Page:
Creating Realities

How To Stay Calm In An Emergency or Under Stress: A Primer

How To Stay Calm In An Emergency or Under Stress: A Primer
Image by Gerd Altmann 

Between stimulus and response there is a space. In that space is our power to choose our response. In our response lies our growth and our freedom.  — ROLLO MAY

The singular and most important idea that will help us stay calm in an emergency — or at any other time — is that we have a choice.

It often doesn’t feel like we have a choice. Something happens, we get rear-ended on the highway, and we are quick to anger. We think the guy that hit us made us angry! That happens so fast in our minds that we link the event (being hit) to the consequence (our anger).

In other words, we think being hit caused our anger.

That is a troubling statement, for it implies that we have no choice in the matter. Something happens, and I respond in one way; something happens again, and I must respond again and again in the same way.

This assumption of cause and effect is built into our language:

  • My kids make me mad.
  • My girlfriend (or boyfriend) drives me crazy.
  • The traffic makes me impatient.

When we use and believe this language, we set ourselves up to be ping-pong balls in life, reacting to one event after another. We become like Pavlov’s dogs, salivating every time the bell rings and saying to ourselves, “It’s that darn bell!”

Intuitively, we know that is not true. Intuitively, we know that we can influence our thinking and choose how to act. For example, if a motorist hits our car, our immediate reaction might be fear and shock. Something unexpected and dangerous has happened.

If we are physically unhurt, what happens next? Do we become angry, blaming the other driver for doing something wrong? Do we jump out to see if the other driver is okay, since they might be hurt? Do we restore our own sense of calm and simply be grateful it wasn’t more serious? We have a choice.

What is behind the choices we make? A quick illustration from the firefighter world:

Three firefighters respond to a cardiac arrest and perform CPR. Although they work the code by the book, the patient doesn’t recover. Our first firefighter, an experienced paramedic, comforts the family by saying (and believing), “We did everything we could.”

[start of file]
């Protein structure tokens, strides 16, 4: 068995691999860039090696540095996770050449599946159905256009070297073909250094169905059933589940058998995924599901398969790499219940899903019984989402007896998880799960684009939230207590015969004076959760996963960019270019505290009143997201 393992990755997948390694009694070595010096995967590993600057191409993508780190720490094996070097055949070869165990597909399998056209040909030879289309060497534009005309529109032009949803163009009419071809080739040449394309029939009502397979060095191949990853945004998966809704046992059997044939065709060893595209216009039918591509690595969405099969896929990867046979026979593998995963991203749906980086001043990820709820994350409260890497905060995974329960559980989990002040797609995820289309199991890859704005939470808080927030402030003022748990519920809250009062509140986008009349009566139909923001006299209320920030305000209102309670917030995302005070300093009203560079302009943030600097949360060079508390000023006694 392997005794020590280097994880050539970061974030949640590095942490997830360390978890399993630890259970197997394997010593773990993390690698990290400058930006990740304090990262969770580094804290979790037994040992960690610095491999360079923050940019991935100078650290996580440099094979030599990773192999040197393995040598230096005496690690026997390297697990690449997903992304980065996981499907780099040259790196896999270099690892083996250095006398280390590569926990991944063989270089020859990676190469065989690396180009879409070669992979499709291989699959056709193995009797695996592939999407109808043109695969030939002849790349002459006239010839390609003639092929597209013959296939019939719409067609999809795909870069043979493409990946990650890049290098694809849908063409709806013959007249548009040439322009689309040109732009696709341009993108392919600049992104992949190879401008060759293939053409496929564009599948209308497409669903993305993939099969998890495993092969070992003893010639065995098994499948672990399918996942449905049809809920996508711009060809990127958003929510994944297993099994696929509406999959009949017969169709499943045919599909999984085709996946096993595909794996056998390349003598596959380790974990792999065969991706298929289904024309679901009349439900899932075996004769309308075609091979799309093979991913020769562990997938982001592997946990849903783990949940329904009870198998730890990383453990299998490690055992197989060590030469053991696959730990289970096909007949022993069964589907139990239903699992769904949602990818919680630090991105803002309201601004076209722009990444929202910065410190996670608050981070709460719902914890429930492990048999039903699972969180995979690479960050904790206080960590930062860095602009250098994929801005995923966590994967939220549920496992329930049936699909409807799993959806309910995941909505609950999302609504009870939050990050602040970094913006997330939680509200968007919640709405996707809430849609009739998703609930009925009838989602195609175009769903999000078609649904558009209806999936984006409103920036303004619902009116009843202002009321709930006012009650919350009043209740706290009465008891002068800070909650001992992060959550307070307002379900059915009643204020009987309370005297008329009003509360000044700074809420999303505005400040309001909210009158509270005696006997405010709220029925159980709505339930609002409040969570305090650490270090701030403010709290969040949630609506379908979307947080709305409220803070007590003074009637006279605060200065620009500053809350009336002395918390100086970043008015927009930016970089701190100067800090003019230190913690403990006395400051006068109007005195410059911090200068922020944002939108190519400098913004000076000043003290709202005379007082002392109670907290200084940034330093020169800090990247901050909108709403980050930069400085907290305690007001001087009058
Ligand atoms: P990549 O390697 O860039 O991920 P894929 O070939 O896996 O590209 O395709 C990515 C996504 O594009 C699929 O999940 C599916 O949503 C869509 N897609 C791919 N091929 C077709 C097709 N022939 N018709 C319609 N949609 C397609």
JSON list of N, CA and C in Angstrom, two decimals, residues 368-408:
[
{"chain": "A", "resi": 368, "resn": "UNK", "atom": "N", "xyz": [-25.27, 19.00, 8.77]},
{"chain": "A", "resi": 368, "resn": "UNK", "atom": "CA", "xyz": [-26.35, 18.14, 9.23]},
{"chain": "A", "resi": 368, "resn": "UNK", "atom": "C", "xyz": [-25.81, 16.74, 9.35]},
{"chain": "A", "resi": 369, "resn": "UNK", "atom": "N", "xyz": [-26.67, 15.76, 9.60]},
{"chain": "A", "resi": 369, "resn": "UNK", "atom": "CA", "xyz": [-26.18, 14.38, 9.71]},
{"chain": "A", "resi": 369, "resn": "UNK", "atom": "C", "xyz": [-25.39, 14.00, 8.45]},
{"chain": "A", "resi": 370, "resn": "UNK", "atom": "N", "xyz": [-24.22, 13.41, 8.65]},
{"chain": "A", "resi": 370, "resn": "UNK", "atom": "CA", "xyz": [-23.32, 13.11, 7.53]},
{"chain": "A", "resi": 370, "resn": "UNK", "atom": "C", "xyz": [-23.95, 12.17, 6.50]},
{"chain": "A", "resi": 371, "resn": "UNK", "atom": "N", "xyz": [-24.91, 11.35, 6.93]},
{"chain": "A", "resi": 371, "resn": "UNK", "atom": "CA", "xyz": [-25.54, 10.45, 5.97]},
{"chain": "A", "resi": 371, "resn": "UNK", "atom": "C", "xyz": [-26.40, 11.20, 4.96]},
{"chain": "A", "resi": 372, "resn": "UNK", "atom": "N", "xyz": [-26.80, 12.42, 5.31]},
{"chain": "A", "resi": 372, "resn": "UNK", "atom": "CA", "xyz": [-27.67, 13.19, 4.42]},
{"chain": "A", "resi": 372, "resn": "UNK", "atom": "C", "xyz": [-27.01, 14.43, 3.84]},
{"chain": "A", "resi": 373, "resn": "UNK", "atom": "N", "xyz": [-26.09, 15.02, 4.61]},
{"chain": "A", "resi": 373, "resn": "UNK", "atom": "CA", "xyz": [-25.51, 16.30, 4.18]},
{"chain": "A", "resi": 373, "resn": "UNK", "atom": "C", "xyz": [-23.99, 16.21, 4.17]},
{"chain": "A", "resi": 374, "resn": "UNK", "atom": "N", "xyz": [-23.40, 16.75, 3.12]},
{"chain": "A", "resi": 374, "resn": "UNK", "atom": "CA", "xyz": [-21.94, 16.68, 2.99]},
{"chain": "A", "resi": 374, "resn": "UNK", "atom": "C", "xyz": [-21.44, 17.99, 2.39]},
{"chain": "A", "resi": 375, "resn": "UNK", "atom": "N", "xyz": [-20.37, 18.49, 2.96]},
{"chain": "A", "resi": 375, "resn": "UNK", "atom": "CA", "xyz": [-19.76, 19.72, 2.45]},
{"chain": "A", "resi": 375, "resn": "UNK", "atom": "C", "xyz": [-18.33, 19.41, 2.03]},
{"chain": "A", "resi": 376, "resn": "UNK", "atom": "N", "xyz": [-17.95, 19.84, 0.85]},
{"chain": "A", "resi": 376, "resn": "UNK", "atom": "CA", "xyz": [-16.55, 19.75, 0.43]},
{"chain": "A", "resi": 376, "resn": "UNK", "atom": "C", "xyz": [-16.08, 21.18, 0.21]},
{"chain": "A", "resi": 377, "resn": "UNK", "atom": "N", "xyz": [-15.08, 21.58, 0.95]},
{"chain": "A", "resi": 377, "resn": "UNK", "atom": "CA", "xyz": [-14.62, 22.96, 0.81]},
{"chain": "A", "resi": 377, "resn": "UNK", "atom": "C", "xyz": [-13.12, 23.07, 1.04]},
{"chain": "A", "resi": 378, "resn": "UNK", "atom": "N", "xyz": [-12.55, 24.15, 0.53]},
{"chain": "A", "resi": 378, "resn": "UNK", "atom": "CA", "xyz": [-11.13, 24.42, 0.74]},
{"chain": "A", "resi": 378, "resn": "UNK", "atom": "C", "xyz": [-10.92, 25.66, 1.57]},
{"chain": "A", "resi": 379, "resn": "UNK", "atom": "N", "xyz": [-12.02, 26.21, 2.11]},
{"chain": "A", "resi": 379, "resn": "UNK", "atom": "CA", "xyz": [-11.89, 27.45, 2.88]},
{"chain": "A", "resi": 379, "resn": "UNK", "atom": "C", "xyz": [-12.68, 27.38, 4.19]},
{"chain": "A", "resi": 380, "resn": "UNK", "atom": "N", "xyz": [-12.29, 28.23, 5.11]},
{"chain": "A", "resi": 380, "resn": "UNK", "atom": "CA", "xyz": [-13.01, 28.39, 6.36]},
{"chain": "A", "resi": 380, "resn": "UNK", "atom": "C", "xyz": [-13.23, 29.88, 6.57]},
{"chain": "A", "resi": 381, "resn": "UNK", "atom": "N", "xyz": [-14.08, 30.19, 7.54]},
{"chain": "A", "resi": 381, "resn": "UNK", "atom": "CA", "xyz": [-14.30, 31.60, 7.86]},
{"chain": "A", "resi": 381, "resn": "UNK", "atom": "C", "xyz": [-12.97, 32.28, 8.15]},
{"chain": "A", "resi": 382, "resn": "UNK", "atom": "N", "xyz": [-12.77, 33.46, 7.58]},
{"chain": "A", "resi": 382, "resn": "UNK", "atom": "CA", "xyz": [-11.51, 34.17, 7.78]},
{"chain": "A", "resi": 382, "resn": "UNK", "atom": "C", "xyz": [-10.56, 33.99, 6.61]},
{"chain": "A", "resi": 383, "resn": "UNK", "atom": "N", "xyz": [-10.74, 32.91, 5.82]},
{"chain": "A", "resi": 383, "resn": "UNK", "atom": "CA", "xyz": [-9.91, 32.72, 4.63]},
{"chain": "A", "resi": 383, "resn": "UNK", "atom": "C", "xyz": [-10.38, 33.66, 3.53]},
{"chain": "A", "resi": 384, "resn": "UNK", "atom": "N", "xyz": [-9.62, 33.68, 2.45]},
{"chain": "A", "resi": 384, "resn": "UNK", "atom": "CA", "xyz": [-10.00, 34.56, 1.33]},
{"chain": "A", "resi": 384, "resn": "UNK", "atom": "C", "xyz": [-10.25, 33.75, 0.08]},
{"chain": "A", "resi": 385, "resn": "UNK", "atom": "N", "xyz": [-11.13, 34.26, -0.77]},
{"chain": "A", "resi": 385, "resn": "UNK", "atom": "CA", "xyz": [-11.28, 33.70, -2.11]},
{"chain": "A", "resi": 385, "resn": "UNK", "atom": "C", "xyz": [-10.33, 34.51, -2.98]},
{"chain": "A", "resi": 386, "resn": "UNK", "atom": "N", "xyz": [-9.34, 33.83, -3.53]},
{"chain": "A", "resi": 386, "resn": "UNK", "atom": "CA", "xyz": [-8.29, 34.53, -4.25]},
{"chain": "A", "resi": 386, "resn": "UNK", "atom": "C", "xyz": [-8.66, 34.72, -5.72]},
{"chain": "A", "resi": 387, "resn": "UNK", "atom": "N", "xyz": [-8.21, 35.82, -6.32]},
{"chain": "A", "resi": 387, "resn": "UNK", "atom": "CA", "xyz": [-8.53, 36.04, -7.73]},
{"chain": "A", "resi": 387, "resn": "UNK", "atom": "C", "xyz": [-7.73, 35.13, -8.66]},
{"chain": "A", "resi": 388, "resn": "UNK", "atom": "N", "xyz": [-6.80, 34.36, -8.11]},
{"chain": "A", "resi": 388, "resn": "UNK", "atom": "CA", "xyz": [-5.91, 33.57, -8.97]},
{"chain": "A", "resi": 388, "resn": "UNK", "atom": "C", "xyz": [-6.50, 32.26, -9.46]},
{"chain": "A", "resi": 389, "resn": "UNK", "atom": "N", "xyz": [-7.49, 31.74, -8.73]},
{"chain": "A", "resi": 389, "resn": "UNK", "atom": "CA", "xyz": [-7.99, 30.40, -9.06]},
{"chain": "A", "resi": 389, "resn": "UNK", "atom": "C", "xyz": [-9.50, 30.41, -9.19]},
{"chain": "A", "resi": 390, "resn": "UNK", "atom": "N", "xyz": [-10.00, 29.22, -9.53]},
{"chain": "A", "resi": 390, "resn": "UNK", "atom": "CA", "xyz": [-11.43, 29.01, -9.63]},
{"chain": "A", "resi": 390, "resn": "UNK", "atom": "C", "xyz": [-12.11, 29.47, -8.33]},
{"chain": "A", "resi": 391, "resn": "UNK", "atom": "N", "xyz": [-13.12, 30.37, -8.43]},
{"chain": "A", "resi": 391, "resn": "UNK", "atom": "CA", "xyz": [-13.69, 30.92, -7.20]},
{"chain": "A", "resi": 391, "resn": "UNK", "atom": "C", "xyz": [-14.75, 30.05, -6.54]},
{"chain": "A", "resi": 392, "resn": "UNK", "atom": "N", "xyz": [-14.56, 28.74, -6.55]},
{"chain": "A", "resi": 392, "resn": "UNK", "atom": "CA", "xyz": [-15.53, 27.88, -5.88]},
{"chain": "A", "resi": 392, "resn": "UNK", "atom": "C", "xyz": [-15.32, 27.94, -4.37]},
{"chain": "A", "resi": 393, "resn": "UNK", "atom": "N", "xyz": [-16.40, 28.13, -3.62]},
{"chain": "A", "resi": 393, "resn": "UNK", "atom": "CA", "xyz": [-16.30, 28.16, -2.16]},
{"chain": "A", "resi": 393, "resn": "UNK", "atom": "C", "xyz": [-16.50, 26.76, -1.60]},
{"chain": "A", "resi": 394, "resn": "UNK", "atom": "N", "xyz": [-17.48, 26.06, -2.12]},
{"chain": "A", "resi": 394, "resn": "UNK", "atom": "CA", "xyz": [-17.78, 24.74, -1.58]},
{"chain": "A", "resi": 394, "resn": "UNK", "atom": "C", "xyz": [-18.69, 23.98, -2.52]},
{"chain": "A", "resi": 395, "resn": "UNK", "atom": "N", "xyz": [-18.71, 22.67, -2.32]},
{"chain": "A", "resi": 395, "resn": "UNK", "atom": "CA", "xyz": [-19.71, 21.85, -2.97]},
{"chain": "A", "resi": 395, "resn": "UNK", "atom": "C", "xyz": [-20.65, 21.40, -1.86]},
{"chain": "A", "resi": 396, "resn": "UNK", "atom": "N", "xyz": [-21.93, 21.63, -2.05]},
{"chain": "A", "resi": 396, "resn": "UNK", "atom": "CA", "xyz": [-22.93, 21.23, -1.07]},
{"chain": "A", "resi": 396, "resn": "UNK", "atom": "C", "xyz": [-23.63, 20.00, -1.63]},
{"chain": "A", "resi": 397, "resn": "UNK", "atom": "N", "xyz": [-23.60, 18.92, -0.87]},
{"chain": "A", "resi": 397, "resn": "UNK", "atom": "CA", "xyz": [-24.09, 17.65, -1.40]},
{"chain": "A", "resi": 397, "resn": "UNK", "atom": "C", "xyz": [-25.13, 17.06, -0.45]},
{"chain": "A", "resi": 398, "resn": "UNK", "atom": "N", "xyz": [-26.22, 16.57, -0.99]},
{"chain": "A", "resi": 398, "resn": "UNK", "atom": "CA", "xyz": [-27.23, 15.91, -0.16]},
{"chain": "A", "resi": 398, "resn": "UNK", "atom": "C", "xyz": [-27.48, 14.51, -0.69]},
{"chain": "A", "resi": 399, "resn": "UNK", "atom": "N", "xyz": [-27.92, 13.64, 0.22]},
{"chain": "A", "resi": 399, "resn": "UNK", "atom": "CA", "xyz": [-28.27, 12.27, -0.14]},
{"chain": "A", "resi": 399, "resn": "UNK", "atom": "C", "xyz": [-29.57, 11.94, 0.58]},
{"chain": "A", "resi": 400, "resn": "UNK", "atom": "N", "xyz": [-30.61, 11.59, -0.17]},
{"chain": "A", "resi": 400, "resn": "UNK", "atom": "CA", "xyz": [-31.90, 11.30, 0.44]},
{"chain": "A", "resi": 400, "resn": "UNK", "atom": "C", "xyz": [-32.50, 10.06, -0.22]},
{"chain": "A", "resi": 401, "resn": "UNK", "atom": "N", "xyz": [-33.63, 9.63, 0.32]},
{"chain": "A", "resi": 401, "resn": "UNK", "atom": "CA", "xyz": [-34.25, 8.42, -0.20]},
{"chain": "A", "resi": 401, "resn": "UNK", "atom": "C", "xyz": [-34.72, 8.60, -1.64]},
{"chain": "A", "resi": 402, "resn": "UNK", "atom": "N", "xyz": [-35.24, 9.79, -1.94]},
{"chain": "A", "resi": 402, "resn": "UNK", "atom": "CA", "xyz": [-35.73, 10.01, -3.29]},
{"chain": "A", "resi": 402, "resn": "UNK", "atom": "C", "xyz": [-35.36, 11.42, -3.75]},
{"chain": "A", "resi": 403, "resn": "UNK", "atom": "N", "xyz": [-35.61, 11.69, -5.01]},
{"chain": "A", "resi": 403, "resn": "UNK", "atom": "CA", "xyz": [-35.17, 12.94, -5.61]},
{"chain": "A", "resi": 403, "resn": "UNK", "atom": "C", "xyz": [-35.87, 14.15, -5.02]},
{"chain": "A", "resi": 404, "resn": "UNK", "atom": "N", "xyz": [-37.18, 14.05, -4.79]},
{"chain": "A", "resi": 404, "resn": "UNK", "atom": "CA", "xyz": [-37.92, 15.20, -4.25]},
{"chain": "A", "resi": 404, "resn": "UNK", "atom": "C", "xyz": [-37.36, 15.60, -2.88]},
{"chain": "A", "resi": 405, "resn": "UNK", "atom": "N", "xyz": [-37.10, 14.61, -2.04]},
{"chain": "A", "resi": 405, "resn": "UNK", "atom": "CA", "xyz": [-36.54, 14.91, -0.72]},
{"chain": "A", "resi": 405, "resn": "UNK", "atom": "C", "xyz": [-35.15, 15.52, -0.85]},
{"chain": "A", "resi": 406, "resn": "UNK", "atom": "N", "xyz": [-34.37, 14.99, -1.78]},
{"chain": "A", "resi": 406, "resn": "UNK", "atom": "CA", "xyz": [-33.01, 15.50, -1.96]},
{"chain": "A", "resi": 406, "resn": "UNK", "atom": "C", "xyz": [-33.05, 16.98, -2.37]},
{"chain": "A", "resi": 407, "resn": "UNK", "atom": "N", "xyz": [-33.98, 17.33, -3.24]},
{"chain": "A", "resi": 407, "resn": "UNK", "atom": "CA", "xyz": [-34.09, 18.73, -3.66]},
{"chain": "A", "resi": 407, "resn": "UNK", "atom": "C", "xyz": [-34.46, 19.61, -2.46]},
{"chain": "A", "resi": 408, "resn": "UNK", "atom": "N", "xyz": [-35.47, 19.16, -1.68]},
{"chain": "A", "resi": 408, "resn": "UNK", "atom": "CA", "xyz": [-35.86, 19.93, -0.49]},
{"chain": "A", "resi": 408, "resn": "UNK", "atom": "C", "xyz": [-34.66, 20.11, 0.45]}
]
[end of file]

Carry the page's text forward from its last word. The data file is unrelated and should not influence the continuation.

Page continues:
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The second firefighter, a brand-new EMT, is upset at losing their first cardiac arrest patient. The person blames themselves and their training, thinking, This is not the way it worked in class! The third firefighter, the veteran chief, walks away depressed and discouraged, thinking, I can’t attend one more death, CPR never works…

The cardiac arrest is the same; the CPR techniques and results are the same. So what caused the three different reactions? The diverse beliefs and thinking of each person.

To be nerdy for a moment, here is an “ABC” diagram of what happened:

 “ABC” diagram (staying calm a primer)

The activating event is A; this is anything that happens that gets our attention. This is filtered by our beliefs (or B), which include our history, experiences, and worldview. Finally, the consequence (or C) is how we respond as a result: what we choose to feel and do.

Obviously, we are not in control of “A,” the activating events. Stuff happens. The pager goes off in the middle of the night. Yet we can control our beliefs and attitude, our world-view.

We can also recognize difficult emotions and choose how to manage them. Fear doesn’t have to become anger and blame. Failure doesn’t have to lead to self-doubt and discouragement. We can think: The driver behind me just made a mistake. I’ve done it before myself. This is inconvenient, but it is not a tragedy. Or: CPR works 10 percent of the time in the field. Its’ not perfect, but its ’ the best we have.

Our beliefs influence how we understand and respond to events. So if our responses are unhelpful, if we lose our cool, if difficulties invariably cause eruptions of anger, then we can adjust our thinking and beliefs and change how we respond in order to be more effective, helpful, and happier.